The IHME and Christopher Murray’s Global Burden of Disease (GBD) project are critical for revamping how global health data are collected in attempting to constrain severe biases in health statistics (Smith, chapter 13). Furthermore, in lauding the IHME in its efforts to provide competition to the WHO and other established institutions in the collection and distribution of world health data, the IHME’s tool, the DALY, is also a significant innovation which ought to be further evaluated for its capacity to positively contribute towards public health data analysis. The IHME’s method of the DALY, which measures the number of years any health problem or condition eliminates from what would be a person’s years of life without such an illness (or resulting death) is a formula which, overall, provides significant foothold for how cross-comparisons of global health data can be achieved. Of course, the strict measurement of “Disability-adjusted life years,” as the DALY acronym states, or the “years of healthy life lost” holds ethical considerations such as whether measurements for ‘years of healthy life lost’ can (or should) be standardized and compared across varying health conditions. How can a health professional determine that one patient’s mild-neck-pain is more debilitating (or less) than another patient’s deafness? Or, more drastically, can (and should) a health provider determine that one patient’s case of HIV/AIDs is less (or more) depriving of life than a condition such as ALS or “Lou Greig’s disease.”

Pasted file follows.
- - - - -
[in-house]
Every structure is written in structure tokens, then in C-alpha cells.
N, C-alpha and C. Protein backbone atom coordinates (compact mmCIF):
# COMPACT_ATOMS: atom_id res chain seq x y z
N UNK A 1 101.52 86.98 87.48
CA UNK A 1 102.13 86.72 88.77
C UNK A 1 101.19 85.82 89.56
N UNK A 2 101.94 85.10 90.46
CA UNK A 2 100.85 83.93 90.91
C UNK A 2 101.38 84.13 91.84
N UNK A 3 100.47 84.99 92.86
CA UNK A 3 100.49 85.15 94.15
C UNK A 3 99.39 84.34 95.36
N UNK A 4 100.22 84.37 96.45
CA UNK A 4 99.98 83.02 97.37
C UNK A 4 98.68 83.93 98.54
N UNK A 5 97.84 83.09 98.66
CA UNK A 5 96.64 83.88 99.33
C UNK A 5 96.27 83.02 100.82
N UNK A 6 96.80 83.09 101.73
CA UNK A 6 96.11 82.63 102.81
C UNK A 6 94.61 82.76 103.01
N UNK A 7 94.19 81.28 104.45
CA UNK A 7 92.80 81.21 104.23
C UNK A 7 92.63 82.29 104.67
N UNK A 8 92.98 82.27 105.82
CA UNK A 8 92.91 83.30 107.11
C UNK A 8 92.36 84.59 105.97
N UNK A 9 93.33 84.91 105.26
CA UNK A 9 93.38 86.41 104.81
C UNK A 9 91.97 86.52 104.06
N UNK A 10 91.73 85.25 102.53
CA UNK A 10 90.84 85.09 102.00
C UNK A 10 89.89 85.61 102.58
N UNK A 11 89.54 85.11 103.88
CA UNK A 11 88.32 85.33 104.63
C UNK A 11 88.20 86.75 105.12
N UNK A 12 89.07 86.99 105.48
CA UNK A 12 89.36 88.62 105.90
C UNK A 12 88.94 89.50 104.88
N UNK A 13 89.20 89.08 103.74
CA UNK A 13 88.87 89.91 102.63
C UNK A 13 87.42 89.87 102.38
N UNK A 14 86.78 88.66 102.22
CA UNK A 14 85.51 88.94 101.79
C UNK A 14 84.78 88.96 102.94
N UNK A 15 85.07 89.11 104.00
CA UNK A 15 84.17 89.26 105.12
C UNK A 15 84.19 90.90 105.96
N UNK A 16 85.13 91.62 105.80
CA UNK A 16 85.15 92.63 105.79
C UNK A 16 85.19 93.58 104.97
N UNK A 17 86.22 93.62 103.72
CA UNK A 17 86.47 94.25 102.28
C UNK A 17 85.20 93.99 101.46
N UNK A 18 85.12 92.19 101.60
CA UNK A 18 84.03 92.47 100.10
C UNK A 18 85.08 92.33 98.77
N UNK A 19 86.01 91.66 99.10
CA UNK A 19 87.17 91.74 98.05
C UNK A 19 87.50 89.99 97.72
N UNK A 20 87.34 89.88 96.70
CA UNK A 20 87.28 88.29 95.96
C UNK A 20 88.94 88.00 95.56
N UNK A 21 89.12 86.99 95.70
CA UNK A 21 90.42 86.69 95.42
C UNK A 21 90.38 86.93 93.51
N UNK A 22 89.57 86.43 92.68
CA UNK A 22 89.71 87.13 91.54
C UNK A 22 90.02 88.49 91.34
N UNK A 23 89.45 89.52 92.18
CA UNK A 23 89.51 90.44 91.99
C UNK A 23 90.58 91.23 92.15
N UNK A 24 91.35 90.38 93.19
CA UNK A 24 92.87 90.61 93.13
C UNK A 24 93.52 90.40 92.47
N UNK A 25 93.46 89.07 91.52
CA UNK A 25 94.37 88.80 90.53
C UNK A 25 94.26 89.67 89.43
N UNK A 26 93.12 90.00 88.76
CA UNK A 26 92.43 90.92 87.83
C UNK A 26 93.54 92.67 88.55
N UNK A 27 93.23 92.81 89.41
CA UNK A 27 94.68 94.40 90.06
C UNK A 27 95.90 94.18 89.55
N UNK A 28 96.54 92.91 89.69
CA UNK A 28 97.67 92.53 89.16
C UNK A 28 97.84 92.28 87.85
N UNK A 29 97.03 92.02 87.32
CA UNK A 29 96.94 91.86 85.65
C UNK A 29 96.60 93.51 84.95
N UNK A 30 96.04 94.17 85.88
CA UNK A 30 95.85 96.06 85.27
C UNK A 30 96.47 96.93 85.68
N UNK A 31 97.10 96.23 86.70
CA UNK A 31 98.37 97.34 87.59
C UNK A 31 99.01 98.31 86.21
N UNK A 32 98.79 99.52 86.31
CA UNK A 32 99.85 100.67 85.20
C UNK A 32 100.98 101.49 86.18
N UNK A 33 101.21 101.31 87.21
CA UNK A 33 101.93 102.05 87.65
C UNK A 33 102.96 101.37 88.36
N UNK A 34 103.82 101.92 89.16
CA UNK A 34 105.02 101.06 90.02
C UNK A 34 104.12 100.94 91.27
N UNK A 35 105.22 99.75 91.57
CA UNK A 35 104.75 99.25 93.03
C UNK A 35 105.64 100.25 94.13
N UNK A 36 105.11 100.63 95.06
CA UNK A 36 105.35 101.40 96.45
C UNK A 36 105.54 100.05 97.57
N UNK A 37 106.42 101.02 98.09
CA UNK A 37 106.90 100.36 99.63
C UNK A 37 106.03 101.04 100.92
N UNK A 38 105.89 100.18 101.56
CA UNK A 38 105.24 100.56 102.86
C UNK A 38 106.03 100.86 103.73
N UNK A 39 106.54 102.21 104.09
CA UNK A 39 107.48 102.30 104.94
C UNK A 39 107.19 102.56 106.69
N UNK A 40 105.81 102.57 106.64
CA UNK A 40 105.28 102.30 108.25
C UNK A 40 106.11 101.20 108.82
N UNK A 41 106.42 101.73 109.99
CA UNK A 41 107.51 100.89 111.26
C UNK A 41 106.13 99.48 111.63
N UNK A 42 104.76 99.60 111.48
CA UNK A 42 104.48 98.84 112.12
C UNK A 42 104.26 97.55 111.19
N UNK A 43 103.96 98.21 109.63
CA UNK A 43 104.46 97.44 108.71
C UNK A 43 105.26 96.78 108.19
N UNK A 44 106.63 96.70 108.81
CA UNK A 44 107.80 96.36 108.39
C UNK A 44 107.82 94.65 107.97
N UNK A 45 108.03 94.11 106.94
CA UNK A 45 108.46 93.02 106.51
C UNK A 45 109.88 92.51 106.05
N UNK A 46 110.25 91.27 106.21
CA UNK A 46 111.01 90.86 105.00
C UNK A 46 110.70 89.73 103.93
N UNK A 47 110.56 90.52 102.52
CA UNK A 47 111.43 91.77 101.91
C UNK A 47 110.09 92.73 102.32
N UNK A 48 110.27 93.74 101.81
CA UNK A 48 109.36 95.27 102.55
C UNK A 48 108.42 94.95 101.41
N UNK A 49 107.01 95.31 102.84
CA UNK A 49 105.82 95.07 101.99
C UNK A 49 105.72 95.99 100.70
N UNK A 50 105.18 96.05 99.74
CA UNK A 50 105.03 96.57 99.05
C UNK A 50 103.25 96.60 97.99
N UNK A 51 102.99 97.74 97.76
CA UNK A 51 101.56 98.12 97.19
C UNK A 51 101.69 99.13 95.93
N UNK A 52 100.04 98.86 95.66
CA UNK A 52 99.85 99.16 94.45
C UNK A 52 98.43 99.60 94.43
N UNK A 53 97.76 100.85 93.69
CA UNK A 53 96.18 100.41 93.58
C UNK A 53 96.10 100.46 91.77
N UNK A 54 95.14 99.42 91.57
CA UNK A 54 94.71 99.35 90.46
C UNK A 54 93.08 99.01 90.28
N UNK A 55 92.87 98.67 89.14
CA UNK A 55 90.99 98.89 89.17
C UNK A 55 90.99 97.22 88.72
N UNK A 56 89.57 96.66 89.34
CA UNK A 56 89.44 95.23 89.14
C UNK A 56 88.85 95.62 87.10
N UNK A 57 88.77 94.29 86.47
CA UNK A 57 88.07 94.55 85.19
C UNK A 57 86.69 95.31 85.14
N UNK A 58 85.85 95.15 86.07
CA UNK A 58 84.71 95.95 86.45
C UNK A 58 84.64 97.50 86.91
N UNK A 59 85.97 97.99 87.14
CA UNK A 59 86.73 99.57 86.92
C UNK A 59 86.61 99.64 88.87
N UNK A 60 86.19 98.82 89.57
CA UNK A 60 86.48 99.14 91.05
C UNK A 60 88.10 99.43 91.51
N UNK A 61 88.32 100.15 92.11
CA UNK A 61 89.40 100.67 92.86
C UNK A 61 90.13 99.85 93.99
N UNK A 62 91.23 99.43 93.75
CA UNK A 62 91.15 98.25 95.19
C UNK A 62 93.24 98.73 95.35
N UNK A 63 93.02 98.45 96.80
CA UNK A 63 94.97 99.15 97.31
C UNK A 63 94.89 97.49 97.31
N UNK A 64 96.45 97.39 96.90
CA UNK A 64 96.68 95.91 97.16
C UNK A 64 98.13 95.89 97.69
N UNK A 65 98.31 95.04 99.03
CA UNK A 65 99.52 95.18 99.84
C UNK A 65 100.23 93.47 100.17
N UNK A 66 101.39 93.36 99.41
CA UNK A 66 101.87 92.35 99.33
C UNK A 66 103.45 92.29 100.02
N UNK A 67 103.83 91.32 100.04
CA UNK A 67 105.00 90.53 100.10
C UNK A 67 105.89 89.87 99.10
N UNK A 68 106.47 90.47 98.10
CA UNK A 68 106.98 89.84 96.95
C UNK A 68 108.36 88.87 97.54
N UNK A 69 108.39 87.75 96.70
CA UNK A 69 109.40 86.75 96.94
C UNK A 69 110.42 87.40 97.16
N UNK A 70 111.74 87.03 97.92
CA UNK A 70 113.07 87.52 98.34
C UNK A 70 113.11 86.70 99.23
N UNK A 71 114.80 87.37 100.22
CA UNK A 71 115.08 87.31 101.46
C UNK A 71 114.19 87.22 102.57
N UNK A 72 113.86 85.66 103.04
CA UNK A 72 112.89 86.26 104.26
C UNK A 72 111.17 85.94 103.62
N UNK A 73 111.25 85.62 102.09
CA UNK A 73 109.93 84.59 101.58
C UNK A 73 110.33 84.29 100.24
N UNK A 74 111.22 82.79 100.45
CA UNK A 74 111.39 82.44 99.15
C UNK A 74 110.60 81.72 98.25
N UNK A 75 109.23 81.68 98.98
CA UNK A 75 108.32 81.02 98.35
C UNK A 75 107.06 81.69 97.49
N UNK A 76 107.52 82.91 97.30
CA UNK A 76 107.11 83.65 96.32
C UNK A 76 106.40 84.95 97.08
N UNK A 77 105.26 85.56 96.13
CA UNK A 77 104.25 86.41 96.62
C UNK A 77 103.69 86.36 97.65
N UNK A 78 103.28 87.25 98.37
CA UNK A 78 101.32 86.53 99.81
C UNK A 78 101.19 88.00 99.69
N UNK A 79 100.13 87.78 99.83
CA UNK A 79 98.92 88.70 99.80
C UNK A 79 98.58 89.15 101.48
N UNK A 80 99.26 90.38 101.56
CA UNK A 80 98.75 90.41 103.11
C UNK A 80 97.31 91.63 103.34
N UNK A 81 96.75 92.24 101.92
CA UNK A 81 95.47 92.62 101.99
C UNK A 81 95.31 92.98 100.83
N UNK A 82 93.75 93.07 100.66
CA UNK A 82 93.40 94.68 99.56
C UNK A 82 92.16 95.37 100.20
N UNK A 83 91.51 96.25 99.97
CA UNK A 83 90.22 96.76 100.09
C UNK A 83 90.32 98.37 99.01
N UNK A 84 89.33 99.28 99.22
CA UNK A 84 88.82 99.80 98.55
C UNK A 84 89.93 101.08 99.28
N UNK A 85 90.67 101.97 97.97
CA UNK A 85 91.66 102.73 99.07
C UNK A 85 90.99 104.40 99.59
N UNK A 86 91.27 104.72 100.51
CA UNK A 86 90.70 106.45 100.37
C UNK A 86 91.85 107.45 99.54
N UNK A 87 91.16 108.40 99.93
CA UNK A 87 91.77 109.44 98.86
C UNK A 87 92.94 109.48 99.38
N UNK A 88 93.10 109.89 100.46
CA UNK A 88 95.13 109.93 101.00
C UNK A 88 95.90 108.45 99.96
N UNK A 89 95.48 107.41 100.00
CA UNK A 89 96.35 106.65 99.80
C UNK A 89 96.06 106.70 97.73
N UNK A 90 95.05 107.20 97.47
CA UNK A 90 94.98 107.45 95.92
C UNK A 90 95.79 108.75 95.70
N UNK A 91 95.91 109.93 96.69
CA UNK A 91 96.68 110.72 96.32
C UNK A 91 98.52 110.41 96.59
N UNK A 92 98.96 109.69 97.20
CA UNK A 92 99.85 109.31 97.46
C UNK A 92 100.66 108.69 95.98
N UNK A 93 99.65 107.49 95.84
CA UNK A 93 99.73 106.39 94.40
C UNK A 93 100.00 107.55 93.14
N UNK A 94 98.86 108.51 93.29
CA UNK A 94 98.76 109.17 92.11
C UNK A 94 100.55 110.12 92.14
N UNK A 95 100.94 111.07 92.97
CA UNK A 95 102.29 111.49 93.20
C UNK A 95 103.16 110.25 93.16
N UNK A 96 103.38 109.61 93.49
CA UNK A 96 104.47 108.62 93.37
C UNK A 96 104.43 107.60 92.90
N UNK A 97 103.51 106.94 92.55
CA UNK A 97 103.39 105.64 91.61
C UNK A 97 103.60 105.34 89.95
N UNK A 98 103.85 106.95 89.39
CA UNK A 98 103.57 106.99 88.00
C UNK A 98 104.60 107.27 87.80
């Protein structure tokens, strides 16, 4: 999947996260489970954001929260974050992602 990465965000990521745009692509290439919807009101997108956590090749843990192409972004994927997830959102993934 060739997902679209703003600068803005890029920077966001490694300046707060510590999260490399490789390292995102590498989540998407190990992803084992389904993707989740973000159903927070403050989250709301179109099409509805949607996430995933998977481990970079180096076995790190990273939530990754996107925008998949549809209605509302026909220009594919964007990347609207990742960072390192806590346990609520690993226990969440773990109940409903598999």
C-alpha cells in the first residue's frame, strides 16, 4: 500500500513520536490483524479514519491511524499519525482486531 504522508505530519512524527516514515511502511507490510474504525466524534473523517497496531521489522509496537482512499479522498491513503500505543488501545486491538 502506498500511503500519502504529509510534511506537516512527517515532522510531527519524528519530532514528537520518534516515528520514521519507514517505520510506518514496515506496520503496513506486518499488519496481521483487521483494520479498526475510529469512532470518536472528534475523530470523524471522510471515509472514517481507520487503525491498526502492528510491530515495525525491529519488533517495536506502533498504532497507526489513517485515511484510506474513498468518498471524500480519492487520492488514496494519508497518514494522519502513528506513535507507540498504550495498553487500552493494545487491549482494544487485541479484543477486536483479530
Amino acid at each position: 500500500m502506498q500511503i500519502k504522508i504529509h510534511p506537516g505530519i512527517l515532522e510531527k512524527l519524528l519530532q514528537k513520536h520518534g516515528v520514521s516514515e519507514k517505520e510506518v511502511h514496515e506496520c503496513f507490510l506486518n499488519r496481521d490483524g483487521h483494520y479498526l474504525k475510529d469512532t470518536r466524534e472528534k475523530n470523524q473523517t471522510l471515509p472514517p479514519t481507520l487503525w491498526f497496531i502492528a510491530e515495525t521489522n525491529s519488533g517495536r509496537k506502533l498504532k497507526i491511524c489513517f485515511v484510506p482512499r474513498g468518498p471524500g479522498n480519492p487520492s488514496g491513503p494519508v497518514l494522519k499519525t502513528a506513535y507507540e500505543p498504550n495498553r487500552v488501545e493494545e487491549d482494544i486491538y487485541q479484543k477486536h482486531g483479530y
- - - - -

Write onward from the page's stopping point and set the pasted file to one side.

More so, the terminology of “health” itself is often subjective. This further complicates how the DALY method can be leveraged to measure the “sum of years of life” an individual loses to “early death” versus the “years of life lived” with a certain disability or illness. As such, the questions of life, death, and health cannot be reduced to mathematical equations. It appears absurd to attempt to calculate the“sum of years of life lost because of early death (YLLs)” and “equivalent years of life lived with disability (YLDs)” producing “YLLs + YLDs= Quantity of life plus quality of life lost (Smith, 68).” This trend may easily become an ethical conundrum when expanded to form and communicate health policy on a national scale. Nonetheless, the DALY method, with greater scrutiny, may offer an option for improving how health data is comparatively evaluated between and among countries and world regions for more informed global health policy.